Political Speechwriters Weigh In On Acting Attorney General's Testimony
MICHEL MARTIN, HOST:
We're going to start the program today at the scene of yesterday's House Judiciary Committee hearing.
(SOUNDBITE OF HOUSE JUDICIARY COMMITTEE HEARING MONTAGE)
JAMIE RASKIN: You can ask the chairman for time, but I can't give you my time. Forgive me. We only have five minutes.
JOHN RATCLIFFE: I haven't seen you field a single question from the other side of the aisle about any of the enforcement priorities of the Department of Justice.
SHEILA JACKSON LEE: Mr. Attorney General, we're not joking here. And your humor is not acceptable.
HAKEEM JEFFRIES: We're all trying to figure out, who are you, where did you come from and how the heck did you become the head of the Department of Justice?
RATCLIFFE: Simple question, Mr. Whitaker - are there names - specific American names - mentioned in this redacted - 70 percent redacted...
STEVE COHEN: Would you say special - the special counsel's investigation is a witch hunt? Are you overseeing a witch hunt?
MATTHEW WHITAKER: Congressman, as I've mentioned previously, the special counsel's investigation is an ongoing investigation.
MARTIN: Those are just a few of the combative moments yesterday during the hours that acting U.S. Attorney General Matthew Whitaker testified before the House Judiciary Committee. In his opening remarks, Georgia's Doug Collins, the committee's ranking Republican, attempted to adjourn the hearing after criticizing Democrats for political theatricals.
(SOUNDBITE OF ARCHIVED RECORDING)
DOUG COLLINS: We're going to have plenty of theatrics. Bring your popcorn. I'm thinking about maybe we just set up a popcorn machine in the back because that's what this has become. It's becoming a show.
MARTIN: So we wanted to understand what both parties were trying to accomplish at that hearing, so we've invited Mary Kate Cary. She's a former speechwriter for President George H.W. Bush. She's now a senior fellow for presidential studies at the University of Virginia's Miller Center.
Mary Kate, welcome back.
MARY KATE CARY: Thanks for having me back.
MARTIN: We're also joined in studio by Paul Orzulak. He is a former speechwriter for President Bill Clinton, and he's a founding partner of West Wing Writers.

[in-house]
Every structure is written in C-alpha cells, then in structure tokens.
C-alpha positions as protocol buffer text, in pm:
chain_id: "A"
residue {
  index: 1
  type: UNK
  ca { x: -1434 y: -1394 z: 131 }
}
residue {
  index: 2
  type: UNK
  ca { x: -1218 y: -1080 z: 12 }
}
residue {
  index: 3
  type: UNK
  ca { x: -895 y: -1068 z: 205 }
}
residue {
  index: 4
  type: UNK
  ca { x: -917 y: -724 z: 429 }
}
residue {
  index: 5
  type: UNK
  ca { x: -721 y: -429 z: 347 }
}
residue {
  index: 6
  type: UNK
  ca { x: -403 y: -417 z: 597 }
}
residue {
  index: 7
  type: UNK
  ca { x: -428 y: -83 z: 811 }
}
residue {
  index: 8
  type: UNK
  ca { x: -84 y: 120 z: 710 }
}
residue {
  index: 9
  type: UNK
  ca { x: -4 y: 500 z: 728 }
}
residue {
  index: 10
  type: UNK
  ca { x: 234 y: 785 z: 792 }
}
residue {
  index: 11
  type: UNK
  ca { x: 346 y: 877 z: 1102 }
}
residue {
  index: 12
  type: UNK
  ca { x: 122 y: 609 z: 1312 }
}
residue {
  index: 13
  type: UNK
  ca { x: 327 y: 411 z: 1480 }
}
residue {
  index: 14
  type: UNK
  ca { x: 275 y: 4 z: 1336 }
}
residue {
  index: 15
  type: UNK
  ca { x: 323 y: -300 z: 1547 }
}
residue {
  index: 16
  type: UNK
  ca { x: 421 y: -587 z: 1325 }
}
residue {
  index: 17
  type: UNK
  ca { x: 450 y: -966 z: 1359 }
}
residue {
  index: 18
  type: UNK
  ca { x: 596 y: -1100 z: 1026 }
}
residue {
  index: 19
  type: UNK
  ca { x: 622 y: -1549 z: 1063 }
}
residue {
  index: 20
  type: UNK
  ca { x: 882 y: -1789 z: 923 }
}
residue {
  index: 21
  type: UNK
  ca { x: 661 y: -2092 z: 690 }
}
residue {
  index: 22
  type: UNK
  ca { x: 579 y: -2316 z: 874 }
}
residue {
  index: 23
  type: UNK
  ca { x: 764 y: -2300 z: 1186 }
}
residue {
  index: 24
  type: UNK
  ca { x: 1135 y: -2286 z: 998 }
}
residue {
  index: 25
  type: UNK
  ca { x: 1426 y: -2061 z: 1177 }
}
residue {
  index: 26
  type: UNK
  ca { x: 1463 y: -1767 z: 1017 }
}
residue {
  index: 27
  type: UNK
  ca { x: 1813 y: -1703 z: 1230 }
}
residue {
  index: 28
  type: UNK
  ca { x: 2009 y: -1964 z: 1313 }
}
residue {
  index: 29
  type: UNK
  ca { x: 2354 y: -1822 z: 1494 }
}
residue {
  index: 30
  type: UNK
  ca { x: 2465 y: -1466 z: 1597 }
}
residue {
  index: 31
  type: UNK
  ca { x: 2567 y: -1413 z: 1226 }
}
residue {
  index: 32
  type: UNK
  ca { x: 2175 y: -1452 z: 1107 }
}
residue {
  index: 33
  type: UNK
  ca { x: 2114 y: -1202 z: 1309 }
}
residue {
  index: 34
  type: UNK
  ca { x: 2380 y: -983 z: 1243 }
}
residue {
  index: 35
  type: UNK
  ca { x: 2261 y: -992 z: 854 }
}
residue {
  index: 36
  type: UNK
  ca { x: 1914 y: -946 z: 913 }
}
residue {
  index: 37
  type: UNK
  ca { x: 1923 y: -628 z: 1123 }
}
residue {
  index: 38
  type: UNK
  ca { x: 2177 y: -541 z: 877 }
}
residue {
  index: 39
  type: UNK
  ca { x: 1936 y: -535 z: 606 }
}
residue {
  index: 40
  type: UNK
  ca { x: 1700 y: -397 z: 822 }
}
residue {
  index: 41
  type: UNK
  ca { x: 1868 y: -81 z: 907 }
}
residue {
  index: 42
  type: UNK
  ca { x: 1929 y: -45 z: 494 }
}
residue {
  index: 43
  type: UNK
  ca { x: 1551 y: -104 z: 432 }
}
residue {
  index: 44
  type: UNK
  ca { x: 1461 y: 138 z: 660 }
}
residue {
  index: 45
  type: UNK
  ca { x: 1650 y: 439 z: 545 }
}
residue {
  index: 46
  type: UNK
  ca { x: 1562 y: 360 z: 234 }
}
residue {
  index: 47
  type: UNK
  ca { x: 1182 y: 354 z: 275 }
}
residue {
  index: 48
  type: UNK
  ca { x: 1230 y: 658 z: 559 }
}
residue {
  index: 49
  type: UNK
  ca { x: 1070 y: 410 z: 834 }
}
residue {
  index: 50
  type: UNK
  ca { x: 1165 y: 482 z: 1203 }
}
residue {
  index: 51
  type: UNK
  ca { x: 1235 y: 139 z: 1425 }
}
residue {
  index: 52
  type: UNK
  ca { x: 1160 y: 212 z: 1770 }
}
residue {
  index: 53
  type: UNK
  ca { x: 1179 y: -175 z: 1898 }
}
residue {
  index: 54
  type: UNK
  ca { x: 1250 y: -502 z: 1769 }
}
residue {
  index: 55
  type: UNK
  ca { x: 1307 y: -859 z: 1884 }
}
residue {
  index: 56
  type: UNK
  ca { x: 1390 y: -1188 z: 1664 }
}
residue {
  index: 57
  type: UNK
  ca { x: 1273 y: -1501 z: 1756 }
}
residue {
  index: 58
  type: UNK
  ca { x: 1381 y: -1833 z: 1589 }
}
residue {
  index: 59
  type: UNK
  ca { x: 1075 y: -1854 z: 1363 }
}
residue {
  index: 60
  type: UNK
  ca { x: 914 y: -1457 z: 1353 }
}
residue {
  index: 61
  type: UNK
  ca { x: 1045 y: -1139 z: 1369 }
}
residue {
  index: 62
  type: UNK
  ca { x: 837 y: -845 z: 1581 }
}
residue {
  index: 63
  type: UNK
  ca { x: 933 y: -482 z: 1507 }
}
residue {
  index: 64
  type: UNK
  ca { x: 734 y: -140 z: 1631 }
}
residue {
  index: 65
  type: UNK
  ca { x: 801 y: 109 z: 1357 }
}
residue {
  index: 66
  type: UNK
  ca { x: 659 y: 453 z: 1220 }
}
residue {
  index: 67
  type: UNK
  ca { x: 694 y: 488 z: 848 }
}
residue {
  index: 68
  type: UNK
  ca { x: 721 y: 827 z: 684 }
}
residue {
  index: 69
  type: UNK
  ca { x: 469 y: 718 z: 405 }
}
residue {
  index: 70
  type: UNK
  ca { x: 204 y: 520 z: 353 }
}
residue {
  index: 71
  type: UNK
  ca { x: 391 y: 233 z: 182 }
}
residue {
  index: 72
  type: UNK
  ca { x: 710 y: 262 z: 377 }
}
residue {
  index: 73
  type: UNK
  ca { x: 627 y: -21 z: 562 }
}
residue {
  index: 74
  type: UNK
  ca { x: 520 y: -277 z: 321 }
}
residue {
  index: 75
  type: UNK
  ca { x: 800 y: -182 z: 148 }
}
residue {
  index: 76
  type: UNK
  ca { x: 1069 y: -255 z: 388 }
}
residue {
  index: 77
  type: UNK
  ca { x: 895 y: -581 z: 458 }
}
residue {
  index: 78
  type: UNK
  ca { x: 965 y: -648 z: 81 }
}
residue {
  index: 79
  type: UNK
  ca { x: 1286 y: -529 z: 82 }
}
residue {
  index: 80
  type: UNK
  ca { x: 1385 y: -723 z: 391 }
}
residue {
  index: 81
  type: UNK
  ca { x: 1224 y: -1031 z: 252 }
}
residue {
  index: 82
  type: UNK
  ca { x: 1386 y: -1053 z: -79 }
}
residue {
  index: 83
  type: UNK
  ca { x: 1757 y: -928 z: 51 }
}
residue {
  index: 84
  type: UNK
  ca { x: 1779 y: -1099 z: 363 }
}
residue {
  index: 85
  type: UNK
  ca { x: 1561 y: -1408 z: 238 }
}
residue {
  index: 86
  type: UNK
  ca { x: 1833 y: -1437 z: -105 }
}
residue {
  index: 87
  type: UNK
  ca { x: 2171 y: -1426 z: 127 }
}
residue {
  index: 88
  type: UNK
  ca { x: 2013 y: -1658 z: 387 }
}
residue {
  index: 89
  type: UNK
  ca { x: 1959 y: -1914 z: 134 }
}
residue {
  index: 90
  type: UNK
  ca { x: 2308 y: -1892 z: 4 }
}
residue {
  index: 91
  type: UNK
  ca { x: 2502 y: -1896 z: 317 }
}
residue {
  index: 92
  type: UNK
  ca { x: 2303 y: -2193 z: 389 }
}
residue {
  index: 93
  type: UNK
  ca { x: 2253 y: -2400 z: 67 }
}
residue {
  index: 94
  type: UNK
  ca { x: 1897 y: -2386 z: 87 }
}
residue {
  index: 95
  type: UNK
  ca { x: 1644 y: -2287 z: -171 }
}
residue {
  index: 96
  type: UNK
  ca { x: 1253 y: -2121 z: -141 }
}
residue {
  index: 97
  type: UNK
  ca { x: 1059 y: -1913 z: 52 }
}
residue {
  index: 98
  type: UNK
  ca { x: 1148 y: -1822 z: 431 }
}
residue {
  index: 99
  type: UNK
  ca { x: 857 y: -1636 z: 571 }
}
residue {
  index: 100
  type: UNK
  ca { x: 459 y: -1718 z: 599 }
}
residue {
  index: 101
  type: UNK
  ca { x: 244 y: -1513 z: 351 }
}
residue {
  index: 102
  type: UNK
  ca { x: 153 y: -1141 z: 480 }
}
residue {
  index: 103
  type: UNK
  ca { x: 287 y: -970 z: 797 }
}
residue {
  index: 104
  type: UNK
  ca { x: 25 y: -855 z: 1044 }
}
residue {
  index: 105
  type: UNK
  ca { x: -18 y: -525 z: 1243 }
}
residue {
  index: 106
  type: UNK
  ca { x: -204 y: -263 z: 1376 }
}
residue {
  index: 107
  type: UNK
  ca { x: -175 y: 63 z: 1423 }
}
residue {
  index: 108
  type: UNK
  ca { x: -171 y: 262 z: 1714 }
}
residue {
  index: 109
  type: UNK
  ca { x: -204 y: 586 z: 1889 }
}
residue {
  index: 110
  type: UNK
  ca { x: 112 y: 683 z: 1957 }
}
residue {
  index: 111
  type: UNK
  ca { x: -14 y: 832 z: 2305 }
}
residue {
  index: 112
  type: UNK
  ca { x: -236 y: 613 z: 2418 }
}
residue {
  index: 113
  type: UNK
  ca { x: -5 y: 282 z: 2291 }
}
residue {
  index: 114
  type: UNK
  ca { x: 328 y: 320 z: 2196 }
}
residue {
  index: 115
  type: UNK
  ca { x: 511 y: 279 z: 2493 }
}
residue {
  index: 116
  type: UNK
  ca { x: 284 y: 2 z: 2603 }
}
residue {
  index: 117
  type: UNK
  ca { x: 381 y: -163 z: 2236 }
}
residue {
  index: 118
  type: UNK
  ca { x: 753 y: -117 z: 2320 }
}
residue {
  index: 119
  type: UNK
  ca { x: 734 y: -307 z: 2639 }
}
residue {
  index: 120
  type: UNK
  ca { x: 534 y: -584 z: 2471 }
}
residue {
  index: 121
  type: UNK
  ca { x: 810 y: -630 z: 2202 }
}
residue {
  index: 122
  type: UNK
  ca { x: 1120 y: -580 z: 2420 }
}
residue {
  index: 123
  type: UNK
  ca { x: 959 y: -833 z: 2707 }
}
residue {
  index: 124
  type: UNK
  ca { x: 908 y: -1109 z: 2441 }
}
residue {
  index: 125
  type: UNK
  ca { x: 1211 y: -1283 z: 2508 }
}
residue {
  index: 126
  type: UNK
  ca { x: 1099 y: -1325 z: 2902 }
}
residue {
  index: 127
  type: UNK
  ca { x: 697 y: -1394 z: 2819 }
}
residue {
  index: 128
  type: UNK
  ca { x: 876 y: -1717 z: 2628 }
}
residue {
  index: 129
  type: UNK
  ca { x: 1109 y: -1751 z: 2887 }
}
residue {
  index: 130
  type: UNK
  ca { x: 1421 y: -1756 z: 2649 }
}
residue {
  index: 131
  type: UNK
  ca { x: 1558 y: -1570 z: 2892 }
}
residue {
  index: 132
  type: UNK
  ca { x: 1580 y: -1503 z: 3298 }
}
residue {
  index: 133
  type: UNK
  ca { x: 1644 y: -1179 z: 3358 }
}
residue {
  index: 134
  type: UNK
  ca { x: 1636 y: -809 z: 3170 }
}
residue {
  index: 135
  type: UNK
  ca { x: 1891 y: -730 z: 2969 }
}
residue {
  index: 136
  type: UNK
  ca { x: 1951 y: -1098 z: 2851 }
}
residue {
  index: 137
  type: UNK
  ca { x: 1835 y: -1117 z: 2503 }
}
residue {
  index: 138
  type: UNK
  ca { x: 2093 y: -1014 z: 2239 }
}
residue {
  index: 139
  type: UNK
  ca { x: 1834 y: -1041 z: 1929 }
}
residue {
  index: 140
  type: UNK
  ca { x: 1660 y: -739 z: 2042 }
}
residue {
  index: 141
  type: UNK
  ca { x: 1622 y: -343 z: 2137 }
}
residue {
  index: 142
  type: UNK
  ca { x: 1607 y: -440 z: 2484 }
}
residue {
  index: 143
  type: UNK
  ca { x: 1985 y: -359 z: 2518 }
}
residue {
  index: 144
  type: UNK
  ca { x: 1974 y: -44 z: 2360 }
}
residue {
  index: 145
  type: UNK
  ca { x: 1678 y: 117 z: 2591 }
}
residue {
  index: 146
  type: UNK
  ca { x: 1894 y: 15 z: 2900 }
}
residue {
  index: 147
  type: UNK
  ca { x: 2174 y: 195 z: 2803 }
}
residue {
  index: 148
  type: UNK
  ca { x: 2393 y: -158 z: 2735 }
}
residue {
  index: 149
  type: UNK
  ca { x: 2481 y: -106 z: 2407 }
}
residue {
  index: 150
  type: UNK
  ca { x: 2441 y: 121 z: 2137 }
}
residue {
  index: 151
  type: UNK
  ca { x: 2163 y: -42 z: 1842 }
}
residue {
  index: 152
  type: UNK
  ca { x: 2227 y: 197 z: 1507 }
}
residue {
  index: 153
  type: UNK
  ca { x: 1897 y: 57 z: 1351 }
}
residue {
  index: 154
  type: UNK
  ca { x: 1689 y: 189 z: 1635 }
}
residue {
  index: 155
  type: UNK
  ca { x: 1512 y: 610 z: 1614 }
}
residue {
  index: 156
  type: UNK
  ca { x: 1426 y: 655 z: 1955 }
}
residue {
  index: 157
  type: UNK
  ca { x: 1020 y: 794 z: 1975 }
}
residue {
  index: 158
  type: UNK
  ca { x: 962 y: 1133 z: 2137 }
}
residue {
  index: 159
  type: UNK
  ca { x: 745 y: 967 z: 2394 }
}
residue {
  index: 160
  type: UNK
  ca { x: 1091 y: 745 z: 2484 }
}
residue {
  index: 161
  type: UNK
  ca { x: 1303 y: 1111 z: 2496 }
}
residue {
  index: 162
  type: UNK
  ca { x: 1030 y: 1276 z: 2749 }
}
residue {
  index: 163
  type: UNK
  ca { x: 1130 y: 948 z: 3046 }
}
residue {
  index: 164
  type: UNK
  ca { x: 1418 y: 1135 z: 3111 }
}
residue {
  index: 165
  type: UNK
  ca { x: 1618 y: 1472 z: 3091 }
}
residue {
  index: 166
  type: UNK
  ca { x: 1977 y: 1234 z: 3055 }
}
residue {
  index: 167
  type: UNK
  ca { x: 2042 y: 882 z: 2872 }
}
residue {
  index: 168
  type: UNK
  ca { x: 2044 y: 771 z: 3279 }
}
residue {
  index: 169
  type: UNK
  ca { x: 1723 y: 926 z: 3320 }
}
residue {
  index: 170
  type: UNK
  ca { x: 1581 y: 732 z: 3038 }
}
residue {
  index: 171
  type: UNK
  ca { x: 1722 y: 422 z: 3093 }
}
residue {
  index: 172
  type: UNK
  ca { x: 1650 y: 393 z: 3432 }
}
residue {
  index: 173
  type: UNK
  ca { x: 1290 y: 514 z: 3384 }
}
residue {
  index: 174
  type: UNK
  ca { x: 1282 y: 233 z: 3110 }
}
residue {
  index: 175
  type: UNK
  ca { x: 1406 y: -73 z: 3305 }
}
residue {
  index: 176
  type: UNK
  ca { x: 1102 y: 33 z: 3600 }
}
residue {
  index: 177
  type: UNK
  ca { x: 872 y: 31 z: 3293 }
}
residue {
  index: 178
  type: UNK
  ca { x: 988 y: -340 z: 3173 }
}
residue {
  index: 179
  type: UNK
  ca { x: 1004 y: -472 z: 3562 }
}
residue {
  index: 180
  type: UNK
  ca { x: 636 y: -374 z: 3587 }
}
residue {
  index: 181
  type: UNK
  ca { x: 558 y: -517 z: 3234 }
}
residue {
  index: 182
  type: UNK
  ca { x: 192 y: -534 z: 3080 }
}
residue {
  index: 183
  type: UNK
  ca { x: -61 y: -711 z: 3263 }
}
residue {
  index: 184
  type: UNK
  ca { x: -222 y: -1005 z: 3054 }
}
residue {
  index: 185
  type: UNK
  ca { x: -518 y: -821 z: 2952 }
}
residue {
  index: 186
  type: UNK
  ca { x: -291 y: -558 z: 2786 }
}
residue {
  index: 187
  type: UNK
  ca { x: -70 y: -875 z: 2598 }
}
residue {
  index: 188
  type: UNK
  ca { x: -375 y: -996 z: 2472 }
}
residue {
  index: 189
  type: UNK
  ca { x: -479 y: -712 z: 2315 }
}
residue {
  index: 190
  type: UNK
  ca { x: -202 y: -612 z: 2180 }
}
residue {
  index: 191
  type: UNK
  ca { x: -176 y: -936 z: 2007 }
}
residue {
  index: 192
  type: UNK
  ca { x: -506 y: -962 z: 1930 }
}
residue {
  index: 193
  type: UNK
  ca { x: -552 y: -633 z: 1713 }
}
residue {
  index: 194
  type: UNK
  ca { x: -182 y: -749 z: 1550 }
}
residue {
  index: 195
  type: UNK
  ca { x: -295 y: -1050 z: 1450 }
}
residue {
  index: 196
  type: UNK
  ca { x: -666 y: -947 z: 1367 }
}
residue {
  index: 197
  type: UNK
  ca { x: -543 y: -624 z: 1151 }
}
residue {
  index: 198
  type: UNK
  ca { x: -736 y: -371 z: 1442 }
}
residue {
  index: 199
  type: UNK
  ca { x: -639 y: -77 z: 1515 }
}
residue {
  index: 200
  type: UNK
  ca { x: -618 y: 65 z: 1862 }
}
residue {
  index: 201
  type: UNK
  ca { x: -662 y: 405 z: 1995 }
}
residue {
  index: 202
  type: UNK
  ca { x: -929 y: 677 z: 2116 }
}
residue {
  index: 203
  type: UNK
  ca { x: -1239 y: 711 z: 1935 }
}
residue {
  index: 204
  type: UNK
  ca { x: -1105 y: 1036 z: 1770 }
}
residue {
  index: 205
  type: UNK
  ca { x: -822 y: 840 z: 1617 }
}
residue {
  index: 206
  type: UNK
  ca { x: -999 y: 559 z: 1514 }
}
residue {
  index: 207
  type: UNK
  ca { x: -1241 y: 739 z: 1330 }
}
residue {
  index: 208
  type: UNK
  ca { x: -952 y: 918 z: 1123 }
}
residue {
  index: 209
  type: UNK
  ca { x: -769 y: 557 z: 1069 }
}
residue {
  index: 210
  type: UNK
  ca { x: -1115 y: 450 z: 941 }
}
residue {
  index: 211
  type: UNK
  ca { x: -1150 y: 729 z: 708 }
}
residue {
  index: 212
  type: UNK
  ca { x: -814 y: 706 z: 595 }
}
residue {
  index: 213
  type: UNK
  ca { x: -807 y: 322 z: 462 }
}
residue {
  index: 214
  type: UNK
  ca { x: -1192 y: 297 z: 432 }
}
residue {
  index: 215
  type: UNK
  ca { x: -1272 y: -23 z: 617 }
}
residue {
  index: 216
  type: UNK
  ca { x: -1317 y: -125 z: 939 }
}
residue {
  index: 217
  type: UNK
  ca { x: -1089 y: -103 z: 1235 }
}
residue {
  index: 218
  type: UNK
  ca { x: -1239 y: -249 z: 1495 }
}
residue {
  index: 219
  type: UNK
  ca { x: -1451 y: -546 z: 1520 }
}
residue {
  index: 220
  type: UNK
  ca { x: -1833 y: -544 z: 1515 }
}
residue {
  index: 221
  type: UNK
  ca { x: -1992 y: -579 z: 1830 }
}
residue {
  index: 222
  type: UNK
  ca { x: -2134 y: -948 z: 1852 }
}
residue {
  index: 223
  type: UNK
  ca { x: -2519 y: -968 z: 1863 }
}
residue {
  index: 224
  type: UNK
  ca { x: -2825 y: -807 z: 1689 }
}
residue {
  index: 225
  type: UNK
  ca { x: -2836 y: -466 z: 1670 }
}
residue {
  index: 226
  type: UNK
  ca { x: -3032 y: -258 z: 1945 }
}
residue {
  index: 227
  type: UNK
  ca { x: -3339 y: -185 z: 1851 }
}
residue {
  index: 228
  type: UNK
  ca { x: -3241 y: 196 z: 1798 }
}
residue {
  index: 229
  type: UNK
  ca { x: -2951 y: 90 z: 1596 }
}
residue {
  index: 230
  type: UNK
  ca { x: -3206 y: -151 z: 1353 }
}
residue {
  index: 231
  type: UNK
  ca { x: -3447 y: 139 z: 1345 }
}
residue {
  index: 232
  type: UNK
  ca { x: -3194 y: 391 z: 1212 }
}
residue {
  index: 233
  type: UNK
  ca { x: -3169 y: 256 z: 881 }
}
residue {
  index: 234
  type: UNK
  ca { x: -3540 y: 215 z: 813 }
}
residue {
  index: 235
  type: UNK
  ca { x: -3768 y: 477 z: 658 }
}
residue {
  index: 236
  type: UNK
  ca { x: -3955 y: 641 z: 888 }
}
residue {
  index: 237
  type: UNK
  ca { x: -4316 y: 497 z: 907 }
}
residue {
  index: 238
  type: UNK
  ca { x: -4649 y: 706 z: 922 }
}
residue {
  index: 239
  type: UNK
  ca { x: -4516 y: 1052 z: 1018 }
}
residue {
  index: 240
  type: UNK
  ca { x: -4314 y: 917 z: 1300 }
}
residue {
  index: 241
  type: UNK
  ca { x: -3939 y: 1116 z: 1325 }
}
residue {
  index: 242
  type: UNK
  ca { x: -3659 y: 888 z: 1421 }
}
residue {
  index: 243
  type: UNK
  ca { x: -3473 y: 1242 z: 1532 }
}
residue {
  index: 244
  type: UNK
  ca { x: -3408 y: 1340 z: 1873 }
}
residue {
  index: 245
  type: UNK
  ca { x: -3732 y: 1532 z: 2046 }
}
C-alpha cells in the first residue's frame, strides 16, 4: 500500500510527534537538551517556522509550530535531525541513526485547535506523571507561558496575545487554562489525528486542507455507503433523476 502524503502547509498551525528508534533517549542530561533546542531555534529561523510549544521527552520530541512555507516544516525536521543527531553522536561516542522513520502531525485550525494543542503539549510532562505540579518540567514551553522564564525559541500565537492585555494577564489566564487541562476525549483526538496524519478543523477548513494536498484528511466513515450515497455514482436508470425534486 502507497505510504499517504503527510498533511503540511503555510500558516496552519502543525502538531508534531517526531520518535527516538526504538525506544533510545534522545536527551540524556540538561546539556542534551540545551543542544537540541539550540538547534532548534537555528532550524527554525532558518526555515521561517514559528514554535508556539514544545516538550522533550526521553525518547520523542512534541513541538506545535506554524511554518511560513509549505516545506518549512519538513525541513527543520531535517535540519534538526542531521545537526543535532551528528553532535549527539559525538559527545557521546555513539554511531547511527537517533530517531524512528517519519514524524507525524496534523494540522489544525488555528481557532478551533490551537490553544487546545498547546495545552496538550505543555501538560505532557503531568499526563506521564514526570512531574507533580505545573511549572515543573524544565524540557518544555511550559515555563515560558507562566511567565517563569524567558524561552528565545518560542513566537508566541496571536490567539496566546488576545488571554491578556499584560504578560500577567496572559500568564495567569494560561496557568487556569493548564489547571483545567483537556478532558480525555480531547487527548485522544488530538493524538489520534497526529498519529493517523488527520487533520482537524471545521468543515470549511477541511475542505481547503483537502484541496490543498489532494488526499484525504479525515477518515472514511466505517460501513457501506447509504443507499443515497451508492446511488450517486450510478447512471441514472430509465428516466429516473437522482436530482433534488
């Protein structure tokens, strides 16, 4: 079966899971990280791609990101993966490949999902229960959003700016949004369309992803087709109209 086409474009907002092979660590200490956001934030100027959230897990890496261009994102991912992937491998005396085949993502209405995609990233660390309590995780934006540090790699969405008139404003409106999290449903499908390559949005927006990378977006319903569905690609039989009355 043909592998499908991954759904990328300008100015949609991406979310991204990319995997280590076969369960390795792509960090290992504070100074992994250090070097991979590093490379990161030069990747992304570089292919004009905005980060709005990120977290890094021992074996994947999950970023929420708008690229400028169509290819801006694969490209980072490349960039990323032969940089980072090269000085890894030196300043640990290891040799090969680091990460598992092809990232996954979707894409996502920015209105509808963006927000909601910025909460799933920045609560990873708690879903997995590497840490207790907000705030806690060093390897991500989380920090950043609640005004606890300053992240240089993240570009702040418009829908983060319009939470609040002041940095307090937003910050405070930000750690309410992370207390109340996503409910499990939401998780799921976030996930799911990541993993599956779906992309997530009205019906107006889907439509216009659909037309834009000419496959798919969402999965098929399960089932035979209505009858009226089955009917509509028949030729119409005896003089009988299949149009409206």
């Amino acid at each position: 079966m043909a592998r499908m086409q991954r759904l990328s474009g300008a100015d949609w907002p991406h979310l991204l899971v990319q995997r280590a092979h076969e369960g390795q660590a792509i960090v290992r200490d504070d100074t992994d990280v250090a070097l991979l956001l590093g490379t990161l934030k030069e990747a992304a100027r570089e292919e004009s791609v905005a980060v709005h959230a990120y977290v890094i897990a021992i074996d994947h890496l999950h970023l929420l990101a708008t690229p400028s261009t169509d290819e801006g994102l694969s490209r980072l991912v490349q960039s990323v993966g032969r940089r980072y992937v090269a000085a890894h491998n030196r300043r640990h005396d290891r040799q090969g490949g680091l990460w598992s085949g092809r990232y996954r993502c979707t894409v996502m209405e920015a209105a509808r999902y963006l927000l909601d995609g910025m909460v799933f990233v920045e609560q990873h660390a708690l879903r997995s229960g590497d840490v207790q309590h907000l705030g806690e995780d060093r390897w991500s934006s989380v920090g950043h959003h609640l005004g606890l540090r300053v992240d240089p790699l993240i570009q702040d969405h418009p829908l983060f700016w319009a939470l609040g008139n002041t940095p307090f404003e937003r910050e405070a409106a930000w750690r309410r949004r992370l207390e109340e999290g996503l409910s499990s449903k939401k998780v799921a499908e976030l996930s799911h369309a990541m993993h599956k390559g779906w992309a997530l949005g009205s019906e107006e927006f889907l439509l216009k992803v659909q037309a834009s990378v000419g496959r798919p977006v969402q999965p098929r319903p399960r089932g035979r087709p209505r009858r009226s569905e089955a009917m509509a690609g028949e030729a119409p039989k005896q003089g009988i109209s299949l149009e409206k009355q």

Paul, welcome back to you as well.
PAUL ORZULAK: Thanks, Michel.
MARTIN: OK. So let's just try to understand what's been going on here. We just heard a clip from Congressman Doug Collins criticizing the hearings as a show. Mary Kate, what was the Republican strategy going into this hearing?
CARY: Well, this was an oversight hearing, Michel - not an investigation hearing, not a confirmation hearing. And usually, you get asked all kinds of questions about the different policies that the department was overseeing. And so instead, they sent questions in advance to the acting attorney general that were specific to the Mueller probe. And that's when the fireworks started.
And so I think the Republican strategy shifted from your usual oversight hearing to how to best handle questions about the Mueller probe. And as you probably know, Whitaker has only been acting attorney general for a few months and really has not had much involvement with the Mueller probe at all.
MARTIN: So William Barr is the president's pick for the next attorney general. He was approved by the Senate Judiciary Committee Thursday. The Senate is expected to confirm him this upcoming week. So, Paul, with William Barr's expected confirmation, how much does this hearing actually matter? Why make him testify in the first place?
ORZULAK: I think the point of all this - there's one goal of this whole thing - to make sure Robert Mueller can do his job and finish his investigation without any undue influence or interference from the outside. The acting attorney general - while he's only been in the position for a few months, he's been briefed on the Mueller investigation. The point of the yesterday's hearing was to ask, did you pass along any information to the president or his team from that investigation at any point? Yes or no - get him on record saying yes or no. And he said no. And then, you know, the questioning was largely about, did others?
But the point was to say - protect the integrity of the investigation and not have any outside influence from within the department. You know, the - he can fire Mueller if he wants. It's - it feels like we've crossed that bridge, and Bill Barr has already said he's going to let the investigation play out.